The story of Danish gender reassignment pioneer Einar Wegener and her transformation into Lili Elbe becomes a handsome but over-tasteful film in director Tom Hooper’s hands
The point about The Danish Girl, of course, is that it has two Danish heroines - and that one of them started life as a Danish boy. Adapted by Lucinda Coxon from David Ebershoff’s novel, Tom Hooper’s film retells a true-life story: that of painter Einar Wegener, who underwent a pioneering gender reassignment operation in the 1930s to become Lili Elbe. Einar/Lili is played by Eddie Redmayne, who is certain to reap plentiful laurels in the forthcoming awards season, with another role – following his Stephen Hawking in The Theory of Everything – about a slow process of physical and psychological transformation. And no doubt this sumptuously mounted, high-minded and unabashedly Oscar-baiting undertaking will overall emerge dripping with honours. But well-meaning and polished as it is, »
- Jonathan Romney
Equals review - Kristen Stewart and Nicholas Hoult fail to compute in moribund sci-fi parable
Set in a future world where emotions are banned and relationships outlawed, Drake Doremus’ venture into science-fiction falls flat
American director Drake Doremus made his name with Like Crazy and Breathe In, a pair of films about obstacle-strewn relationships filmed in a distinctively raw, improvisational style. He brings the same sense of frustrated yearning and jittery, unmediated tenderness to this film – but, rather remarkably, Doremus has gone all sci-fi with – if we’re being honest – a not entirely successful outcome. Equals resembles George Lucas’s classic fable of white-suit futurism Thx 1138 as if reshot as a perfume commercial: Oppression, by Calvin Klein.
Nicholas Hoult and Kristen Stewart play Silas and Nia, two cogs in the machine of a post-apocalyptic society that has essentially outlawed emotions of any kind: relationships are illegal, friendship non-existent, and any behaviour other than automaton-like functionality is considered deviance worthy of reporting to the authorities, »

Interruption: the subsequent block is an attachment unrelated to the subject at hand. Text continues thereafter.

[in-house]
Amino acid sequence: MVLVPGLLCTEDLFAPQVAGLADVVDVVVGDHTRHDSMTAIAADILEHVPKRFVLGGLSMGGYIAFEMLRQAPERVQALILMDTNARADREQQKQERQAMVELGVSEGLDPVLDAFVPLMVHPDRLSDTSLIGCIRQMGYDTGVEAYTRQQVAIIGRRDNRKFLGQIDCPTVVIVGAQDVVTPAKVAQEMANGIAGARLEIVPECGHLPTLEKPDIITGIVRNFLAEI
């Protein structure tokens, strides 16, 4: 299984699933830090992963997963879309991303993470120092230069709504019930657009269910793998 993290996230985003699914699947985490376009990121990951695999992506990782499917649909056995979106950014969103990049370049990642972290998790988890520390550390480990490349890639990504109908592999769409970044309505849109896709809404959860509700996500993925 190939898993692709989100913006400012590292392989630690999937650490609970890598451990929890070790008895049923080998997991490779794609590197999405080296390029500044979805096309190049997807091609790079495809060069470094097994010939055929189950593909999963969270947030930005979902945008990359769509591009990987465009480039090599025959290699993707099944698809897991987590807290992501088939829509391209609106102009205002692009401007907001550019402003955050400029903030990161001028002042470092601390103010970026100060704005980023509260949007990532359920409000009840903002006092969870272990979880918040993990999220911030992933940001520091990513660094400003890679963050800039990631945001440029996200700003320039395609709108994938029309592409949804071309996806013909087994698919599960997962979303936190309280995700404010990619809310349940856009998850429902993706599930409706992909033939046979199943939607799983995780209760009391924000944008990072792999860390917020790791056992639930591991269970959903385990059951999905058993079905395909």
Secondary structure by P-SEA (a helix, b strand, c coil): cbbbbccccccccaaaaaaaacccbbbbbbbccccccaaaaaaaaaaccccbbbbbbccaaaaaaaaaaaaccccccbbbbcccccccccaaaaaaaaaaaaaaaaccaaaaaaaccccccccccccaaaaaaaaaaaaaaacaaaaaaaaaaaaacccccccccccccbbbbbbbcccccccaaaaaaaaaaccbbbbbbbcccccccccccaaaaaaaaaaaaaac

- Andrew Pulver
Telluride Film Festival: ‘Suffragette’, ‘Malala’, ‘Carol’, Aretha Prove Women Rule On First Day Of Fest
You might say it was women power out in force that dominated the Telluride Film Festival’s first day Friday although Suffragette co-star Meryl Streep balked when I used that term with her. “I am so tired of hearing about female empowerment, ” she told me at the Focus Features party at Arroyo following the World Premiere of the film at the Herzog Theatre Friday night. ” I just want women to be included.” Indeed. And they certainly were in the first day’s programming… »
Venice Film Review: ‘The Wait’
Apart from the image of Jesus hanging from the cross — which, incidentally, is the first thing we see in Italian director Piero Messina’s “The Wait” — perhaps the most instantly recognizable scene in all Christian art is the Pietae, or the lamentation of Christ, in which the Virgin Mary cradles her lifeless son in her arms. While not a religious film per se, Messina’s profoundly dolorous debut — the sort that suits festivals just fine, but makes for depressing arthouse fare — could easily be seen as the visually gifted director’s reinterpretation of this iconic moment, casting Juliette Binoche (since “Blue,” cinema’s most gifted griever) as a mother awaiting the return (or resurrection?) of her absent son.
A clear disciple of Italian master Paolo Sorrentino, the film-school-trained Messina served as assistant director on “The Great Beauty,” and he adopts many of his mentor’s stylistic predilections on his first feature. »
- Peter Debruge
Oscars 2016: 10 early predictions for this year's Best Picture nominations
Summer is over, and you know what that means in Hollywood – time to dust off those statuettes and start lobbying. Film festival season is about to kick off in earnest, with Venice, Toronto and New York all taking place back-to-back over the next month, which means that we'll soon have a clear(ish) picture of the 2016 Oscar race.
Specifically, we'll have a sense of which would-be frontrunners are shaping up to be this year's Birdman and Whiplash, and which look more like this year's Unbroken and Big Eyes. In the meantime, Digital Spy has rounded up ten of 2016's most likely contenders for Best Picture.